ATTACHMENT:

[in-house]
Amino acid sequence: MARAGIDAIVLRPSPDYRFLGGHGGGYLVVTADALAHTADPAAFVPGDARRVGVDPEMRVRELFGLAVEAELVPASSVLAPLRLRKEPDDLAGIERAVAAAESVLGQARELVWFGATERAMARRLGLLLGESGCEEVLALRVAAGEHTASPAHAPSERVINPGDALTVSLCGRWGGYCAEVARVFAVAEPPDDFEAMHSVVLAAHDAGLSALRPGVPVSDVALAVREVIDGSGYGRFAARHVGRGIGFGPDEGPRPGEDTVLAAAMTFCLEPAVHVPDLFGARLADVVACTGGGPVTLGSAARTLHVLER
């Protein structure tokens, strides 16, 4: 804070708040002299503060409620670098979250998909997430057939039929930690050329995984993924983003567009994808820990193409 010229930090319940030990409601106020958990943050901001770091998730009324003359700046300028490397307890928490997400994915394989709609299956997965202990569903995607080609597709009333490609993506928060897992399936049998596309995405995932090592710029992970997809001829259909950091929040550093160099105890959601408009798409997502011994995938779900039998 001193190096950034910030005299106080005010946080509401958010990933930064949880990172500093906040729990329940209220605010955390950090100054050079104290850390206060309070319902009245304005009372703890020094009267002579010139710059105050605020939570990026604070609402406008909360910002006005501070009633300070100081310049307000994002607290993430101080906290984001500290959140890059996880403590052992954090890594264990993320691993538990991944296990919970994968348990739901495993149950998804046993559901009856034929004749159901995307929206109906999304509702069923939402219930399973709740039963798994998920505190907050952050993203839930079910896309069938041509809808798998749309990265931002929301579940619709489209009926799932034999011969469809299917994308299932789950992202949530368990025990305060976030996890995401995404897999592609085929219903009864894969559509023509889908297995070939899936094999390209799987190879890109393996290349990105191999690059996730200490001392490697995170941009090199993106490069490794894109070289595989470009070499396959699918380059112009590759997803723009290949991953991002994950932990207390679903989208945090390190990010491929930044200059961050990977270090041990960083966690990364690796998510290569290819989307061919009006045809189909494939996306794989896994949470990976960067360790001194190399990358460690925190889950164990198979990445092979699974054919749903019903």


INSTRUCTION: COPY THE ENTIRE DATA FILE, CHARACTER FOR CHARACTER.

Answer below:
[in-house]
Amino acid sequence: MARAGIDAIVLRPSPDYRFLGGHGGGYLVVTADALAHTADPAAFVPGDARRVGVDPEMRVRELFGLAVEAELVPASSVLAPLRLRKEPDDLAGIERAVAAAESVLGQARELVWFGATERAMARRLGLLLGESGCEEVLALRVAAGEHTASPAHAPSERVINPGDALTVSLCGRWGGYCAEVARVFAVAEPPDDFEAMHSVVLAAHDAGLSALRPGVPVSDVALAVREVIDGSGYGRFAARHVGRGIGFGPDEGPRPGEDTVLAAAMTFCLEPAVHVPDLFGARLADVVACTGGGPVTLGSAARTLHVLER
């Protein structure tokens, strides 16, 4: 804070708040002299503060409620670098979250998909997430057939039929930690050329995984993924983003567009994808820990193409 010229930090319940030990409601106020958990943050901001770091998730009324003359700046300028490397307890928490997400994915394989709609299956997965202990569903995607080609597709009333490609993506928060897992399936049998596309995405995932090592710029992970997809001829259909950091929040550093160099105890959601408009798409997502011994995938779900039998 001193190096950034910030005299106080005010946080509401958010990933930064949880990172500093906040729990329940209220605010955390950090100054050079104290850390206060309070319902009245304005009372703890020094009267002579010139710059105050605020939570990026604070609402406008909360910002006005501070009633300070100081310049307000994002607290993430101080906290984001500290959140890059996880403590052992954090890594264990993320691993538990991944296990919970994968348990739901495993149950998804046993559901009856034929004749159901995307929206109906999304509702069923939402219930399973709740039963798994998920505190907050952050993203839930079910896309069938041509809808798998749309990265931002929301579940619709489209009926799932034999011969469809299917994308299932789950992202949530368990025990305060976030996890995401995404897999592609085929219903009864894969559509023509889908297995070939899936094999390209799987190879890109393996290349990105191999690059996730200490001392490697995170941009090199993106490069490794894109070289595989470009070499396959699918380059112009590759997803723009290949991953991002994950932990207390679903989208945090390190990010491929930044200059961050990977270090041990960083966690990364690796998510290569290819989307061919009006045809189909494939996306794989896994949470990976960067360790001194190399990358460690925190889950164990198979990445092979699974054919749903019903």